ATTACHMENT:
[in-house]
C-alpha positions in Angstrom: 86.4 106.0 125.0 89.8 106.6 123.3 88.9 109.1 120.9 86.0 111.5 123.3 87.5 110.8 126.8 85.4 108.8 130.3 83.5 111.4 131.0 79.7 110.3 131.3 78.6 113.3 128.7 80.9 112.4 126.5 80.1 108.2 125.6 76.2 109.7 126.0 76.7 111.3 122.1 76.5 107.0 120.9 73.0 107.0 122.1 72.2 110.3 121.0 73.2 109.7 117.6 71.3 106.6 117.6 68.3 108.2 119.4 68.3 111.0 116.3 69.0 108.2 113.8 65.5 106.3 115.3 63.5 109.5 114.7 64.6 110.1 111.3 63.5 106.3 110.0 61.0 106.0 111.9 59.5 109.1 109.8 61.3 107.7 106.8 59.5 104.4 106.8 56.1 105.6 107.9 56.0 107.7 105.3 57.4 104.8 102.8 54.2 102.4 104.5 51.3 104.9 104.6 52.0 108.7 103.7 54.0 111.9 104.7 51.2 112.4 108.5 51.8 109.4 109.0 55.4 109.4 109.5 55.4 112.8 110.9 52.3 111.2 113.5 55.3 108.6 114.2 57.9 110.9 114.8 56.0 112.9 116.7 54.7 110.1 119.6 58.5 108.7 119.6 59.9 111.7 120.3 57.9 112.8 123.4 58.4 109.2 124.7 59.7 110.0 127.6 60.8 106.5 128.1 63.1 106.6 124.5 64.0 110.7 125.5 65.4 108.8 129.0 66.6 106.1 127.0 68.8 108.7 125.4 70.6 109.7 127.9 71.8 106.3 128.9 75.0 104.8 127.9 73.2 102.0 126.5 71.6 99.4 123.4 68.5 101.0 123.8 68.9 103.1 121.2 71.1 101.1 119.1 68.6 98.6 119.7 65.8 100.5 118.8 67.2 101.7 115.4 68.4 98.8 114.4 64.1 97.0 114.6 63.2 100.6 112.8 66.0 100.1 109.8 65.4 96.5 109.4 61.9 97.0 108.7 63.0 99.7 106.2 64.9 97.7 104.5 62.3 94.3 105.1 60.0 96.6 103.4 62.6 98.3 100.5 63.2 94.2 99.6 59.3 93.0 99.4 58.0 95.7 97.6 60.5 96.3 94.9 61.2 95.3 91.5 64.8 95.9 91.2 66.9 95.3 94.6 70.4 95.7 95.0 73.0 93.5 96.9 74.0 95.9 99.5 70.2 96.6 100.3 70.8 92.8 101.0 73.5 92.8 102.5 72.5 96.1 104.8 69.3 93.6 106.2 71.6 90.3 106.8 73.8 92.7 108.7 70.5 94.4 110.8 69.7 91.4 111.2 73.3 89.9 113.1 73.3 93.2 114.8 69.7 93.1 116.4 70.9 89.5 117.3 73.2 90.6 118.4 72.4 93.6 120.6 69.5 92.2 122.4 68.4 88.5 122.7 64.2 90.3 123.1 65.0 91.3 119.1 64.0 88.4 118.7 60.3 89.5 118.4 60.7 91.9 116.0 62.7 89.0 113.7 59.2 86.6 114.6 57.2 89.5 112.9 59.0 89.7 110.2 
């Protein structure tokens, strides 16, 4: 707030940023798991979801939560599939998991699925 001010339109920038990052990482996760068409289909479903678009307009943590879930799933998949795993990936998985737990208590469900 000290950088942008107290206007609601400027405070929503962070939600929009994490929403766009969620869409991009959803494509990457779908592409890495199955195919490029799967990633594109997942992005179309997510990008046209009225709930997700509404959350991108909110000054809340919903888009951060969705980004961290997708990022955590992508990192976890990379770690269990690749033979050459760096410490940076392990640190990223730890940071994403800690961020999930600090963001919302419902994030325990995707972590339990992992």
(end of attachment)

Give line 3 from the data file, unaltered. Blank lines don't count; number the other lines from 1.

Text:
């Protein structure tokens, strides 16, 4: 707030940023798991979801939560599939998991699925 001010339109920038990052990482996760068409289909479903678009307009943590879930799933998949795993990936998985737990208590469900 000290950088942008107290206007609601400027405070929503962070939600929009994490929403766009969620869409991009959803494509990457779908592409890495199955195919490029799967990633594109997942992005179309997510990008046209009225709930997700509404959350991108909110000054809340919903888009951060969705980004961290997708990022955590992508990192976890990379770690269990690749033979050459760096410490940076392990640190990223730890940071994403800690961020999930600090963001919302419902994030325990995707972590339990992992």